Who decides what is and isn’t a weed?
Consider the humble dandelion. It has lovely brilliant yellow flowers, delightful seed balls that children love to blow on, leaves you can eat (if you catch them early before they get bitter), and pollinators love them.
Or think about clover. Did you ever pull off the little flower spikes and suck on the end when you were a child? They have a delicate sweetness, like honey, especially the larger pink ones. Clover adds nitrogen to the soil, so it’s good for soil and for pollinators. What’s not to like?
I think a weed is basically anything growing someplace we don’t want it to grow.
Here’s what dictionary.com says: “any undesirable or troublesome plant, especially one that grows profusely where it is not wanted.”
Another definition says it’s a “valueless plant,” but as we’ve seen from the examples above, that’s not always an accurate description.
Of course, there are weeds that truly are valueless, at least to us (they may have some value to critters). Chickweed comes to mind.
And then there are noxious weeds, so designated because they’re harmful to the environment, crowd out other plants, and may even be toxic to people and animals. Maryland law requires landowners to control five especially noxious weeds: Johnson grass, shattercane, and three kinds of thistle.
I haven’t had much luck eradicating Canada Thistle on our property, probably because not only do the seeds blow everywhere, but also it spreads by deep roots underground. Eradicating it requires not only preventing it from going to seed but also digging up the roots, which can sometimes grow as deep as 6-15 feet!
I appreciated Dee Krasnansky’s letter to the editor after my last column in which she explained why butterfly bush is considered invasive and what we can do about it. She suggested cutting off the flower heads before they go to seed if we don’t want to destroy the plant altogether. I think that is a great idea and maybe that’s one way to try to control thistle, too.
Here are some other ways to control troublesome weeds, besides pulling and digging:
Mulching is an excellent deterrent. Not only does it block weed growth, but it also preserves moisture, stabilizes soil temperature, adds nutrients as it decomposes, and makes weeds that do sprout easier to remove.
I like the idea of putting down a layer of cardboard (a good way to get rid of some of those Chewy boxes!) or newspaper and then covering it with a couple inches of mulch. Both cardboard and newspaper add nutrients to the soil as they break down and do not block beneficial insects like earthworms from traveling through the soil.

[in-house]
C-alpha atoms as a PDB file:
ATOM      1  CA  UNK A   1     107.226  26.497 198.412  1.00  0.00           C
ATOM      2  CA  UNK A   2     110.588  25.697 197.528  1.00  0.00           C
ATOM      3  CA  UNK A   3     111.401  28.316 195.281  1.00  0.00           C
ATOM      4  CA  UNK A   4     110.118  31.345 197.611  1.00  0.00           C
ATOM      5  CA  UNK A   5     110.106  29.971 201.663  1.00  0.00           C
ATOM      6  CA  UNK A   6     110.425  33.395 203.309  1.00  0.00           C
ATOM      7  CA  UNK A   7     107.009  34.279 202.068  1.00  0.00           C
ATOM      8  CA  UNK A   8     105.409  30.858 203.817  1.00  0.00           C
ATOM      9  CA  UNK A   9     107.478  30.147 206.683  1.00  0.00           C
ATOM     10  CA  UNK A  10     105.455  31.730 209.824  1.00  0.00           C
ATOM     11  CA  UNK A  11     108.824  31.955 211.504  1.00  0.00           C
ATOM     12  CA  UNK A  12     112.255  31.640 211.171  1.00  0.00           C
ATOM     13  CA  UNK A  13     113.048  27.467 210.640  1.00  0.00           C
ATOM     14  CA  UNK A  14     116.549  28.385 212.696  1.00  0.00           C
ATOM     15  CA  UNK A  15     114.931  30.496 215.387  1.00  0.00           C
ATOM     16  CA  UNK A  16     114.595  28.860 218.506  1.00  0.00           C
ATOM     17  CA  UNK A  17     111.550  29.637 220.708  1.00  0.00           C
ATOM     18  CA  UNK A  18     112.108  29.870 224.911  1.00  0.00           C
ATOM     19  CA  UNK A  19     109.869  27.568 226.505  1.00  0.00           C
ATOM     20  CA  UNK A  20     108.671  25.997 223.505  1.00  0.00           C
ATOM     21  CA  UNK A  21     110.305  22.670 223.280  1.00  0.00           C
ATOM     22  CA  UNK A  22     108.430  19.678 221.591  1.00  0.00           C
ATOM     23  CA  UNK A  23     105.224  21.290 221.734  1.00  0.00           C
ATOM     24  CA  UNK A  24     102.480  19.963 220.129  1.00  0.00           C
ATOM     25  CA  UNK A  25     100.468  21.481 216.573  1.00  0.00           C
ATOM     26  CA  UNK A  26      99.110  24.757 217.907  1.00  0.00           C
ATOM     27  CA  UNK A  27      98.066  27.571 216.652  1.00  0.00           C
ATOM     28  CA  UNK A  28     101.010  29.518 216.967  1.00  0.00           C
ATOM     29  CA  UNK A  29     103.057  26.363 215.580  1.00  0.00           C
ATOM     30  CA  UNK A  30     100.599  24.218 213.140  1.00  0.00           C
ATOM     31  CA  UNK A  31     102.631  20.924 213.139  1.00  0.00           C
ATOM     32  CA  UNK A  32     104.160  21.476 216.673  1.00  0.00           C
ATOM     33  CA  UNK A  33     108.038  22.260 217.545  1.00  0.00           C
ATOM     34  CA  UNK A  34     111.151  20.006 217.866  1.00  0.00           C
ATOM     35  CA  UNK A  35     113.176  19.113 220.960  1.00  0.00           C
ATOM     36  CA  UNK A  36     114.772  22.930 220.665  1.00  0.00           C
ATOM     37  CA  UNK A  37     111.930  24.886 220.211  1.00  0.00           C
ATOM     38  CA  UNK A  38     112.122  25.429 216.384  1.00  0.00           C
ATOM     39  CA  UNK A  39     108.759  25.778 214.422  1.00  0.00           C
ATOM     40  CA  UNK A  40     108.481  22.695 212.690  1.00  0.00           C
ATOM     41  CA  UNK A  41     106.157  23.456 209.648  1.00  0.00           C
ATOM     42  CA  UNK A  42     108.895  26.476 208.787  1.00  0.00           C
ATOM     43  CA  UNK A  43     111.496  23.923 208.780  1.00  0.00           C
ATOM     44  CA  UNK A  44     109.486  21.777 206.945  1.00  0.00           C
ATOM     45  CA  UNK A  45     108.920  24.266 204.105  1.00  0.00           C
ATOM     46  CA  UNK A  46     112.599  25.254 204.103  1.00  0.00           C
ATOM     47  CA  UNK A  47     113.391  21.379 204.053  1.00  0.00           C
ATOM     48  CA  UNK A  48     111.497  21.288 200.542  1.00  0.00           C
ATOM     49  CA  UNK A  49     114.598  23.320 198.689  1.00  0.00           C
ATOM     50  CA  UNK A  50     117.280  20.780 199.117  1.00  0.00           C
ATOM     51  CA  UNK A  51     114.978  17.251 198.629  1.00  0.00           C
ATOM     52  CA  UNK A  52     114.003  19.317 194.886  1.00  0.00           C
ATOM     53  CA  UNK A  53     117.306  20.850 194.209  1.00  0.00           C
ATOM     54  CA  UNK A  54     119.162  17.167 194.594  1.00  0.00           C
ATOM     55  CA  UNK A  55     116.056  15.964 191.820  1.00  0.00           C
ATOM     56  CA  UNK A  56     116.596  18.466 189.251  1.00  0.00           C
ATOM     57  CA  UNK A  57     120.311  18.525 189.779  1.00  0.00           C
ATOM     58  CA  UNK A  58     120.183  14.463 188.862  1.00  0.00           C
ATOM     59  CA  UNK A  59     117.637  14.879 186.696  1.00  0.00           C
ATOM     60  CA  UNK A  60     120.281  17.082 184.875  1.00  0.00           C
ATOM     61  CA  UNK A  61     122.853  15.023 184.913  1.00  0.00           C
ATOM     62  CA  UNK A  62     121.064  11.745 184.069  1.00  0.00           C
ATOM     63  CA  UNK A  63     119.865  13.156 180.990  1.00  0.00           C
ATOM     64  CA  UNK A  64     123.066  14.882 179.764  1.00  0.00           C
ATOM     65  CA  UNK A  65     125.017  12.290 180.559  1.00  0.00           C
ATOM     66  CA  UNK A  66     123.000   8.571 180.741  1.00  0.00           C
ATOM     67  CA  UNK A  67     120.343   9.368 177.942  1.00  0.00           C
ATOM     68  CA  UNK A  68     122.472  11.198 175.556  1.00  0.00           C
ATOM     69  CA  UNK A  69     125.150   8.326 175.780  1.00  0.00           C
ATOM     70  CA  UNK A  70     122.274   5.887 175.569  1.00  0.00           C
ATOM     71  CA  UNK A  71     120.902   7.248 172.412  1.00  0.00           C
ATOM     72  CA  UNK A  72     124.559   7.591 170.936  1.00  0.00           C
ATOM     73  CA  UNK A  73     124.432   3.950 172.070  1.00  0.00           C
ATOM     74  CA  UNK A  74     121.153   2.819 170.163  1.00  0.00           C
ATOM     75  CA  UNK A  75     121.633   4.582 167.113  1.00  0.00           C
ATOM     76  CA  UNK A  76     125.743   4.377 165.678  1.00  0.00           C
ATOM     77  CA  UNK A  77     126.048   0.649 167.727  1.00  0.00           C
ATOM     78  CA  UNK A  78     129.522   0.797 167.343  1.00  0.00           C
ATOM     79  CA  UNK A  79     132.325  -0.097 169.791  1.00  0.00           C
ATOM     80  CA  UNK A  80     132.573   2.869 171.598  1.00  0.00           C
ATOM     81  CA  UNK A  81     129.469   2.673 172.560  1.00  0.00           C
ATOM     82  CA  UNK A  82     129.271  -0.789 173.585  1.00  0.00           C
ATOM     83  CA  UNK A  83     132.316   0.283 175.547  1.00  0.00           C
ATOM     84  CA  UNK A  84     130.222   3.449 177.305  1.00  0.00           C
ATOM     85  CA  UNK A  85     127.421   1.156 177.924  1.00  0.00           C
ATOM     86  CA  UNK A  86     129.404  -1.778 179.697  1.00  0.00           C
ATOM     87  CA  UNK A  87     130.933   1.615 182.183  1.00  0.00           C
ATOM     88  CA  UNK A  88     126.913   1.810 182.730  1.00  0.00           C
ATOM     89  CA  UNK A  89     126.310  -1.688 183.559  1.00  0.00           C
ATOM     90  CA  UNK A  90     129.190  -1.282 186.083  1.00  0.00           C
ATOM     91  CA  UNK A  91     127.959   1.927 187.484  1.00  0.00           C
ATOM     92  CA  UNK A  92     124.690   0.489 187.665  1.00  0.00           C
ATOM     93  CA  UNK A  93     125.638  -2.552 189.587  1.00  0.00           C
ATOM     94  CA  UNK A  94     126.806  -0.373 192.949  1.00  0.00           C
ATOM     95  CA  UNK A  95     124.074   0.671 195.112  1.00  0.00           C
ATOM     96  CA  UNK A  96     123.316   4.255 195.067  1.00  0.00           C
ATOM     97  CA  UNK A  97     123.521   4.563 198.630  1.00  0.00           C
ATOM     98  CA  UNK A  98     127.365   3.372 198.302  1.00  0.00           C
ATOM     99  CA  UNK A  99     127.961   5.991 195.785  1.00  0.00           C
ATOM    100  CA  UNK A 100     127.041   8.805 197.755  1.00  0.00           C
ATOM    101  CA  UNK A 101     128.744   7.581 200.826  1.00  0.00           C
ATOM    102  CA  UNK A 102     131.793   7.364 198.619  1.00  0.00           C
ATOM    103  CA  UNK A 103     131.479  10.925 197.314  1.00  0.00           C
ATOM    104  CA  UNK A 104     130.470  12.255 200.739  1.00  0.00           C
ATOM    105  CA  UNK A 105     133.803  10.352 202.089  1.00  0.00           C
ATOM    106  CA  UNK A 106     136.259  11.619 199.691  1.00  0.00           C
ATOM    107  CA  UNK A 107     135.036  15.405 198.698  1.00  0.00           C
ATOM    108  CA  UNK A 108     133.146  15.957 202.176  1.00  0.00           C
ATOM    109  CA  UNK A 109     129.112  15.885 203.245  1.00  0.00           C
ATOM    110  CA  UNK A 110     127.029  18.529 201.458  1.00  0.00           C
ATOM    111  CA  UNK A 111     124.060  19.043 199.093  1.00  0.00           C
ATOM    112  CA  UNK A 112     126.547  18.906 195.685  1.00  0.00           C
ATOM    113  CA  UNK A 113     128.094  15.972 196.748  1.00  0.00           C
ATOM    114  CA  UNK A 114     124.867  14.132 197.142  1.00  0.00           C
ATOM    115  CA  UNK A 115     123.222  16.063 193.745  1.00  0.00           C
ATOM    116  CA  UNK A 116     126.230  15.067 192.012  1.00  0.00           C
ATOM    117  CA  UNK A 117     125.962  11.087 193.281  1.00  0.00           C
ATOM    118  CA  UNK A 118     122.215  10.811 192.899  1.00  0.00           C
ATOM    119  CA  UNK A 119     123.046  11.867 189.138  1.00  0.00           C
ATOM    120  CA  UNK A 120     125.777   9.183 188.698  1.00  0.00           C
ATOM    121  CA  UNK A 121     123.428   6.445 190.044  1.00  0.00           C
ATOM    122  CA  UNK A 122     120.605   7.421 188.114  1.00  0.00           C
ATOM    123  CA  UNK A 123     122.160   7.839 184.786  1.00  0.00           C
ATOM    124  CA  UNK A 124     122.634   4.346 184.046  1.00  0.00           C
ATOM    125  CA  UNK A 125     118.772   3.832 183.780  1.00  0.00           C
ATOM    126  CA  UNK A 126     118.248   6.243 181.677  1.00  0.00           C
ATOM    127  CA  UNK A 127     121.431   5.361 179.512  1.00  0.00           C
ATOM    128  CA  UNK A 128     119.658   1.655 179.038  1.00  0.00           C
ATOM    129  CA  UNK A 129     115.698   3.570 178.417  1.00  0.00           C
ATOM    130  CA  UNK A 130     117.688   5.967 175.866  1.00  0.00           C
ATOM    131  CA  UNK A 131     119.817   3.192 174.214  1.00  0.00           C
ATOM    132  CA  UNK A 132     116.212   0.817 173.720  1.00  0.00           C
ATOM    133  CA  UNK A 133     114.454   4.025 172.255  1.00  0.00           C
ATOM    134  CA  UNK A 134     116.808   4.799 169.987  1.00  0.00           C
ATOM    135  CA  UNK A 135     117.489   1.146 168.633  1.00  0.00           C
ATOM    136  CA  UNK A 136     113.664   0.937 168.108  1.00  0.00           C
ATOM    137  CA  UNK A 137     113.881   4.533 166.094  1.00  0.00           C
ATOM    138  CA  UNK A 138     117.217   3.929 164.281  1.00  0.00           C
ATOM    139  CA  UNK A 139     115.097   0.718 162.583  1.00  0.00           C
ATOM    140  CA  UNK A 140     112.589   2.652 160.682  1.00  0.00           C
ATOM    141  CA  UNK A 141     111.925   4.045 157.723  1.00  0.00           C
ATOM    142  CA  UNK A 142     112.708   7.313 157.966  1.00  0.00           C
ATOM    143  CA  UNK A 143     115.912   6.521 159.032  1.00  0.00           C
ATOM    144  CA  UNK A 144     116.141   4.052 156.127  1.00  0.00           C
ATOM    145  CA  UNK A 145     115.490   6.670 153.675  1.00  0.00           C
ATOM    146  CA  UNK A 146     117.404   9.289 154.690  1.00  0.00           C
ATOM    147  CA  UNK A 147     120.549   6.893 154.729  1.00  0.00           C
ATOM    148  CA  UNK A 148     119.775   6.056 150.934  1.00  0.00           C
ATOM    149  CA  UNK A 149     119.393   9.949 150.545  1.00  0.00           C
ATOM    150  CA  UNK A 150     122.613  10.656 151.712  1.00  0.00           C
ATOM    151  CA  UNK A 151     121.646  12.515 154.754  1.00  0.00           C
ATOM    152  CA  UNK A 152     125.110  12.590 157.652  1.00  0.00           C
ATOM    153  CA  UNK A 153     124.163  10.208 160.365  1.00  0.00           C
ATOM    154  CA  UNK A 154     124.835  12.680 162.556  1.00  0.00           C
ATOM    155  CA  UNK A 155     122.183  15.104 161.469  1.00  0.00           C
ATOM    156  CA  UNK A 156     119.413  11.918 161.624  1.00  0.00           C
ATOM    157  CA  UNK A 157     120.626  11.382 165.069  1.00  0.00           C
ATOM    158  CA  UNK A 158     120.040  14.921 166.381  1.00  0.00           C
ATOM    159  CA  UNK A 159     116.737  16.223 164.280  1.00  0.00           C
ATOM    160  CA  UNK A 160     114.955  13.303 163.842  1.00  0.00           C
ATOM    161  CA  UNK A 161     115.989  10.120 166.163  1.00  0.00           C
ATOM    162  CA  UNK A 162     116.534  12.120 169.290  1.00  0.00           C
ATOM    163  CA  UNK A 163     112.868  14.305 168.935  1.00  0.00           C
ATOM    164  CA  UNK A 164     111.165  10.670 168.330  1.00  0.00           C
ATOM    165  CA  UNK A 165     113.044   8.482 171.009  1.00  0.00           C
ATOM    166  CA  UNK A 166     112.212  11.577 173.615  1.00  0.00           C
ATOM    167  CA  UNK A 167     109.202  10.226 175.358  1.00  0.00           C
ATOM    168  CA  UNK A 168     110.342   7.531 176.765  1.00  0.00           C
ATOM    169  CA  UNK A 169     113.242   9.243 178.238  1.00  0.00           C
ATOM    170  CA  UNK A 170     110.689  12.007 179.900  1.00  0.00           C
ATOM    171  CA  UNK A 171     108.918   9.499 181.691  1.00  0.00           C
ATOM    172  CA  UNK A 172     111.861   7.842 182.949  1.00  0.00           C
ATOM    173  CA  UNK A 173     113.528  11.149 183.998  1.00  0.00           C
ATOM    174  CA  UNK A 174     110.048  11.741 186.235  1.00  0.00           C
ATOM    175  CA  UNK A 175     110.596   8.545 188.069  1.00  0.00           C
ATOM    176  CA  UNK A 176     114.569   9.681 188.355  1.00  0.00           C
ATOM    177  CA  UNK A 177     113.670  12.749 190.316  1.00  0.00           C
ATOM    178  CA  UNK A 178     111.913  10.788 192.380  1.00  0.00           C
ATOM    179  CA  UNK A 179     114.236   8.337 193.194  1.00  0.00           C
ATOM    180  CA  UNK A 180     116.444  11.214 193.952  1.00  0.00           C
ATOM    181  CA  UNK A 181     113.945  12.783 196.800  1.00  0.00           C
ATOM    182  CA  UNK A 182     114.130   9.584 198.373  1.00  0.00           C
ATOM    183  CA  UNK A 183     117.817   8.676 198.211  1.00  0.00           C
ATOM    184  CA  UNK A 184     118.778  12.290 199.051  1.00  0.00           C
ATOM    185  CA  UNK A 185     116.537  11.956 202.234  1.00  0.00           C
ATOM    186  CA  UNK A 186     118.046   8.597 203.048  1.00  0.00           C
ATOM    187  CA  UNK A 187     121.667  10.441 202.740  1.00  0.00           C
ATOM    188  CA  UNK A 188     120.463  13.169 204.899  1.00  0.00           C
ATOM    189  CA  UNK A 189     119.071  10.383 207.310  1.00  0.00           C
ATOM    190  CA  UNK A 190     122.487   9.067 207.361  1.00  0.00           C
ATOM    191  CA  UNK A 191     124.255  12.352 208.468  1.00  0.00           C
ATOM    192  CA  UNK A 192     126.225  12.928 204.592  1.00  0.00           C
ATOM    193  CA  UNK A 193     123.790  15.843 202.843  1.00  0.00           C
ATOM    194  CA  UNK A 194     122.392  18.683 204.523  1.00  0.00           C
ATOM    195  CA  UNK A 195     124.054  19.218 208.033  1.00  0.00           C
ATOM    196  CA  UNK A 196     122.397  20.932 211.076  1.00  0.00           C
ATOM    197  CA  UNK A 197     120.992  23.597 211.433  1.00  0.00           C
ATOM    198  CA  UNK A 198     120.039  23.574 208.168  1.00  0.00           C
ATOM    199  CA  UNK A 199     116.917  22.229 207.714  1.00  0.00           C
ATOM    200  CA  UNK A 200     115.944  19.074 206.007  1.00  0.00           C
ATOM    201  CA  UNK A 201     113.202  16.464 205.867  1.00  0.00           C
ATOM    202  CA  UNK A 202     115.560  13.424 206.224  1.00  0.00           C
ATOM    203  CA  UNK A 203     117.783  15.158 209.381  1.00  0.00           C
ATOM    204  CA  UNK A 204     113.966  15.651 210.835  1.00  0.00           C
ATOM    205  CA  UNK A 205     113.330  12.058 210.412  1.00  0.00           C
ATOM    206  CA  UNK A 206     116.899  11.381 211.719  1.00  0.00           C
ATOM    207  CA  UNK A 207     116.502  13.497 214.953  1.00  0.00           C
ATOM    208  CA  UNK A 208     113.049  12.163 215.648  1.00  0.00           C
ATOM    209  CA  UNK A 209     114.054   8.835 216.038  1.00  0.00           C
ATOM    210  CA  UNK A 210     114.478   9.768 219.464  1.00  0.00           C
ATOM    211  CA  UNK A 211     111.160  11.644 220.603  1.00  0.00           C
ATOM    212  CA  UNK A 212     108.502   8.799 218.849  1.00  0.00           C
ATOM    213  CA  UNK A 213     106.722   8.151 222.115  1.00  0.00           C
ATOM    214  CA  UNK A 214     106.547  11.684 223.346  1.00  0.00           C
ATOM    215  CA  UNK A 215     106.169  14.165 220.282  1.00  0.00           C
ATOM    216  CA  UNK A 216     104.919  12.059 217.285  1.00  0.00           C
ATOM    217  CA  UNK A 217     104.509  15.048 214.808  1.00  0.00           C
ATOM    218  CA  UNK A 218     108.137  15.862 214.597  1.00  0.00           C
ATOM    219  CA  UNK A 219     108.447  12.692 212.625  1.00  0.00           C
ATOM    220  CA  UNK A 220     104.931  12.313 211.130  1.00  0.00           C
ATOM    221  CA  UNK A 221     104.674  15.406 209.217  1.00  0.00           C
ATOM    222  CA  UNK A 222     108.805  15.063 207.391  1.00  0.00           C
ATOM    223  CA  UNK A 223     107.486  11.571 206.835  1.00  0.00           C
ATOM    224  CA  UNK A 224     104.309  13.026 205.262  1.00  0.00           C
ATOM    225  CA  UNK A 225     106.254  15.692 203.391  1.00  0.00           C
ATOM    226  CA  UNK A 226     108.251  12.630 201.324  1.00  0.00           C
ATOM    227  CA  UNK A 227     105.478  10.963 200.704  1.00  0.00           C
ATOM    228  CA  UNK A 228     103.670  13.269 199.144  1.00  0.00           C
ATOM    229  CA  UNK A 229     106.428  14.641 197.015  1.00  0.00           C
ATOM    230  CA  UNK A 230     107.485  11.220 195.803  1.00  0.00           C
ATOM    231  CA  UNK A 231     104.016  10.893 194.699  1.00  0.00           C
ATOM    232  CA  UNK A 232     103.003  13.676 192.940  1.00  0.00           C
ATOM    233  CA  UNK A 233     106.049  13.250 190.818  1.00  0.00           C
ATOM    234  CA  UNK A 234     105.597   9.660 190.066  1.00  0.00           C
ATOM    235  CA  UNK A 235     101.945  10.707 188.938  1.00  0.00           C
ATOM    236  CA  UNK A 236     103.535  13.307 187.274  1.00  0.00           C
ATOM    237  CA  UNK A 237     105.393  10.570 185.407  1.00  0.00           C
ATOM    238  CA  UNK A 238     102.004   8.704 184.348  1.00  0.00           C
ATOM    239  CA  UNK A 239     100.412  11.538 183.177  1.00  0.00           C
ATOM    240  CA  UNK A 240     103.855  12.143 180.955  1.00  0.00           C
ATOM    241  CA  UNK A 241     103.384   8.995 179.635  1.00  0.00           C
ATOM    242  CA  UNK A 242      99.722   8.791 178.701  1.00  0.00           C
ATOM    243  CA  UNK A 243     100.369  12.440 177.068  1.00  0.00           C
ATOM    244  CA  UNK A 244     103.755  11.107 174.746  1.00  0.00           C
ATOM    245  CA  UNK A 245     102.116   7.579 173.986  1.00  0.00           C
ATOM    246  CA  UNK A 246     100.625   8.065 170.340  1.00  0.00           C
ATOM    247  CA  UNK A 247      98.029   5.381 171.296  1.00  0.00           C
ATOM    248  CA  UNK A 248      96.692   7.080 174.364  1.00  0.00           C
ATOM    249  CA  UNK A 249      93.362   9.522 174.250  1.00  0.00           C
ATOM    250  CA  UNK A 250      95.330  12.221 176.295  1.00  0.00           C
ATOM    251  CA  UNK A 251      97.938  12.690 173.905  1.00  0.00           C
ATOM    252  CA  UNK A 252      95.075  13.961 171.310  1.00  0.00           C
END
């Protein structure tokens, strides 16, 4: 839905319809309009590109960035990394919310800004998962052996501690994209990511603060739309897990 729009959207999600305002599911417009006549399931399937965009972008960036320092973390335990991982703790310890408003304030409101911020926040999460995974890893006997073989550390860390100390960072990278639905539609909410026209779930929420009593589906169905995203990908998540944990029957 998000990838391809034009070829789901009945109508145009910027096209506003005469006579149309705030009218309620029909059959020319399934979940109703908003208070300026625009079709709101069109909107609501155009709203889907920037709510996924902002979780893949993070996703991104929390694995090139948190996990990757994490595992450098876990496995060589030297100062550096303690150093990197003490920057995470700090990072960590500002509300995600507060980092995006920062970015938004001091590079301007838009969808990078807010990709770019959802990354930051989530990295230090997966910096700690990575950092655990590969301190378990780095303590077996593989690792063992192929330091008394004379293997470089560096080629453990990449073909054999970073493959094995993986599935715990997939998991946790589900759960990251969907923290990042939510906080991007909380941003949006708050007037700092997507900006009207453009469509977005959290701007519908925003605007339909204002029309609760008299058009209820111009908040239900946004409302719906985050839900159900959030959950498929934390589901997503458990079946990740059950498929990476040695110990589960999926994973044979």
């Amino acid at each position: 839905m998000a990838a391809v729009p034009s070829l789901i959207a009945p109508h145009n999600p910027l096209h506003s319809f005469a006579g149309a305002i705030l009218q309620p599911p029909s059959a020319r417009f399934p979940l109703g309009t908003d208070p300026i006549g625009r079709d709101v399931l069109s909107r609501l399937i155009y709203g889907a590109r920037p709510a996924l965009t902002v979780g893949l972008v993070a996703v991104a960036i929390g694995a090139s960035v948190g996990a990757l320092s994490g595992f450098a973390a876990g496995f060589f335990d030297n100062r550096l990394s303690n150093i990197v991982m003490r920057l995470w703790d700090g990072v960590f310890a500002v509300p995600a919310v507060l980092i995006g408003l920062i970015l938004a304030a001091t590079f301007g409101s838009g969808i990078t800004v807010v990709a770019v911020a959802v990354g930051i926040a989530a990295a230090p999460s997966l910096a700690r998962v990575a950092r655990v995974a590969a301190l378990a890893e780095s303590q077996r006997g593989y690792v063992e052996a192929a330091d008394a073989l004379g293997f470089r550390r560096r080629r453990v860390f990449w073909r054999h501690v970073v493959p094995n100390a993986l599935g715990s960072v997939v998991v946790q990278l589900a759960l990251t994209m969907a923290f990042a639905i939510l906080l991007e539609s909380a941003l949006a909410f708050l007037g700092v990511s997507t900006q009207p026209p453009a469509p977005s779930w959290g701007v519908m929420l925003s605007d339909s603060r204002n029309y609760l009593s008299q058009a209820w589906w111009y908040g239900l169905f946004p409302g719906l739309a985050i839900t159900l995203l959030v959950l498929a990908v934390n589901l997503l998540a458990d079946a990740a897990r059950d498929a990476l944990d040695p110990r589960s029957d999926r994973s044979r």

Landscape fabric is not a good idea for various reasons, including the length of time it takes to break down and the fact that it does block beneficial organisms from traveling, plus it doesn’t really prevent weeds very well at all.
Plastic mulch has pros and cons, the main cons being that it’s not environmentally friendly and it’s hard to dispose of. I used the red tomato mulch one year and was very happy with the quality of tomatoes it produced.
Another method is to make sure there is no room for weeds to grow. This might involve ground covers or placing plants close together, although it’s important not to plant them so close they steal resources from each other.
As a last resort (in my opinion), herbicides may be used, but sparingly and only on targeted plants. I don’t know of any other way to conquer poison ivy, for instance. Burning it is a bad idea because the smoke can set off an allergic reaction. Digging won’t work unless we’re sure we can get every last piece, because it can regenerate from a bit of root. Chopping it back as far as possible and then spraying or painting the remaining stem with an herbicide like Roundup should do the trick.
There are also recipes for organic herbicides online which may be worth a try.
When all else fails, repeatedly cutting the weed back to the ground might eventually kill it, since removing the above-ground parts of the plant deprives the roots of necessary nutrients needed for growth. Of course, this only works if we’re super diligent and persistent.
One final note: some so-called weeds may actually be worth keeping. One example is violets. I think of them as weeds because they come up everywhere uninvited, but they’re pretty, can make a nice ground cover, and are host plants for Fritillary butterflies. I’m going to stop thinking of them as weeds.
Judy Hake writes from Union Bridge. Her column appears on the third Sunday of the month. You can reach her at email@example.com.